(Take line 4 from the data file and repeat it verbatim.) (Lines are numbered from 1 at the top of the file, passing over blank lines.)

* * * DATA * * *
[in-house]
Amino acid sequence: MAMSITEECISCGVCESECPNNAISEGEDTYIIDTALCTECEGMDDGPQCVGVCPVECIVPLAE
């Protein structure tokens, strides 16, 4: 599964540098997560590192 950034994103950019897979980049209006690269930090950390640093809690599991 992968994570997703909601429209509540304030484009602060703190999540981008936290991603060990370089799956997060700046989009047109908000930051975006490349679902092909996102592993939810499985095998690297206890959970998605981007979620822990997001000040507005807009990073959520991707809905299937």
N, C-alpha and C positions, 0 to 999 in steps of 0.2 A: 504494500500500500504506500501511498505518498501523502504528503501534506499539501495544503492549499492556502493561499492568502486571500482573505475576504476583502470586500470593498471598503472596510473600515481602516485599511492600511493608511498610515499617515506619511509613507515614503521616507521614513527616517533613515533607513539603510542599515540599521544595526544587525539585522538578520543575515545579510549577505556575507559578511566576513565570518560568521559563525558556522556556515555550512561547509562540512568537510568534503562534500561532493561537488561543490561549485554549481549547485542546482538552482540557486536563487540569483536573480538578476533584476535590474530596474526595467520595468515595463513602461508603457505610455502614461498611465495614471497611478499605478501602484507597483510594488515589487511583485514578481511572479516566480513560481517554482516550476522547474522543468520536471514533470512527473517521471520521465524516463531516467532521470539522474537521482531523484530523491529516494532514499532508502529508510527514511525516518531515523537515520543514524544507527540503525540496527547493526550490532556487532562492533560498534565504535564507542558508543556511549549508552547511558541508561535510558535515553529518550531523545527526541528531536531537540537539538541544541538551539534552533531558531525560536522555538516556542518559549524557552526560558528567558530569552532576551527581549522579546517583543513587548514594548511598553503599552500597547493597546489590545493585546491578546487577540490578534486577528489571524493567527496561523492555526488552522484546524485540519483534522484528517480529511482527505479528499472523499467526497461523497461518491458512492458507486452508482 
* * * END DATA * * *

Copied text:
N, C-alpha and C positions, 0 to 999 in steps of 0.2 A: 504494500500500500504506500501511498505518498501523502504528503501534506499539501495544503492549499492556502493561499492568502486571500482573505475576504476583502470586500470593498471598503472596510473600515481602516485599511492600511493608511498610515499617515506619511509613507515614503521616507521614513527616517533613515533607513539603510542599515540599521544595526544587525539585522538578520543575515545579510549577505556575507559578511566576513565570518560568521559563525558556522556556515555550512561547509562540512568537510568534503562534500561532493561537488561543490561549485554549481549547485542546482538552482540557486536563487540569483536573480538578476533584476535590474530596474526595467520595468515595463513602461508603457505610455502614461498611465495614471497611478499605478501602484507597483510594488515589487511583485514578481511572479516566480513560481517554482516550476522547474522543468520536471514533470512527473517521471520521465524516463531516467532521470539522474537521482531523484530523491529516494532514499532508502529508510527514511525516518531515523537515520543514524544507527540503525540496527547493526550490532556487532562492533560498534565504535564507542558508543556511549549508552547511558541508561535510558535515553529518550531523545527526541528531536531537540537539538541544541538551539534552533531558531525560536522555538516556542518559549524557552526560558528567558530569552532576551527581549522579546517583543513587548514594548511598553503599552500597547493597546489590545493585546491578546487577540490578534486577528489571524493567527496561523492555526488552522484546524485540519483534522484528517480529511482527505479528499472523499467526497461523497461518491458512492458507486452508482 